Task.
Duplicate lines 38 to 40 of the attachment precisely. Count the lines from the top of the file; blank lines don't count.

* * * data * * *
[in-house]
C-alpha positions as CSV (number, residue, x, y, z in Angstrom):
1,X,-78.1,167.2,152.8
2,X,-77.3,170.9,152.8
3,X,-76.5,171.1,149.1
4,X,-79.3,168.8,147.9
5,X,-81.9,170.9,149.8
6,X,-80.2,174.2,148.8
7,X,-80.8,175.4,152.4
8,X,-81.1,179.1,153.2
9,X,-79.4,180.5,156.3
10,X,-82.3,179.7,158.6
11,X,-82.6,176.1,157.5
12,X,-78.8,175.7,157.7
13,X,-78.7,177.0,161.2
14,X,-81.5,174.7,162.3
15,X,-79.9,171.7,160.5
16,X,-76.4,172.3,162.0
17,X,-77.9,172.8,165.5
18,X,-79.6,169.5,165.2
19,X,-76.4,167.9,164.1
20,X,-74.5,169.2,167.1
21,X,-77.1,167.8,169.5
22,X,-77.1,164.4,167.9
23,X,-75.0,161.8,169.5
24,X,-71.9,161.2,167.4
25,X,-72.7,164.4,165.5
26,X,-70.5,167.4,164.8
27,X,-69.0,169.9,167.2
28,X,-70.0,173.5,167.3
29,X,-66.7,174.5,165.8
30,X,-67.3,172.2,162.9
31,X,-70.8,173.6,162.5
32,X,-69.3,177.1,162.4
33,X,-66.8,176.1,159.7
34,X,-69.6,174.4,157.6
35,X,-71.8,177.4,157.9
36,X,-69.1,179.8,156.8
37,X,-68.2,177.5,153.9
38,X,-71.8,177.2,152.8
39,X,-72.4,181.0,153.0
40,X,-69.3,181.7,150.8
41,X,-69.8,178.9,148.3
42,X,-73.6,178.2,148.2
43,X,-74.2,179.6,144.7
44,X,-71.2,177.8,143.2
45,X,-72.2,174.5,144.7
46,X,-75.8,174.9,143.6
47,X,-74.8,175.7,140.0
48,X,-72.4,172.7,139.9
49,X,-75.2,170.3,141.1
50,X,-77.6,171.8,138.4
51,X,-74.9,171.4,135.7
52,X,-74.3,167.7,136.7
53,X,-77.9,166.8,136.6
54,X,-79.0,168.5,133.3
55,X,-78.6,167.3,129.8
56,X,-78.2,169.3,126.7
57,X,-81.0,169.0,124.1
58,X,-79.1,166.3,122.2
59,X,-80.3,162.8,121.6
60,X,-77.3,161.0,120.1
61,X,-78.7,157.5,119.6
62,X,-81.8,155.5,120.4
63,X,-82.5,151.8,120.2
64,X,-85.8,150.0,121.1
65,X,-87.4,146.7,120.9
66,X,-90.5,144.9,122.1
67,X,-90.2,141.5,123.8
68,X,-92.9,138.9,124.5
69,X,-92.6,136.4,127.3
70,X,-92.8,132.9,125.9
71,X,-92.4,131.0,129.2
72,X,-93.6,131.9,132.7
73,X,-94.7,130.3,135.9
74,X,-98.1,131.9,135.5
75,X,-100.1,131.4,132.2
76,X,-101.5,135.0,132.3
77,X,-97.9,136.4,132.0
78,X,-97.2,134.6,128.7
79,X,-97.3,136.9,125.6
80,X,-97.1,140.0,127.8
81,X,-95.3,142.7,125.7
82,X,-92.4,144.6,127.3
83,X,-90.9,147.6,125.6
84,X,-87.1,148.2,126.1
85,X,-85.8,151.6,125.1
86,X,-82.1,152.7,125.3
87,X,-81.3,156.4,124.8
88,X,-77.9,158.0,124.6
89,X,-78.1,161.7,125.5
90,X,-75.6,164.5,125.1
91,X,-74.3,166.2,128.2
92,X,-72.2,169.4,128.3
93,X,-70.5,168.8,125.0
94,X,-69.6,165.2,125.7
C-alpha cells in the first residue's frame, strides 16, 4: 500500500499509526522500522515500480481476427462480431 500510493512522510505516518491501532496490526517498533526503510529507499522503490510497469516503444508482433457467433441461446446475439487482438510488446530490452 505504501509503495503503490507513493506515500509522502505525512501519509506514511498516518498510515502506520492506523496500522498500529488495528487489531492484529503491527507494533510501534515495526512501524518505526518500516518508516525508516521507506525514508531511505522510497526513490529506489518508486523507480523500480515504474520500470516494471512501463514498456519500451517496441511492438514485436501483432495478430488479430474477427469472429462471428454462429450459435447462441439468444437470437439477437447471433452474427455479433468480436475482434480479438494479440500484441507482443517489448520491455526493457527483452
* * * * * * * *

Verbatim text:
36,X,-69.1,179.8,156.8
37,X,-68.2,177.5,153.9
38,X,-71.8,177.2,152.8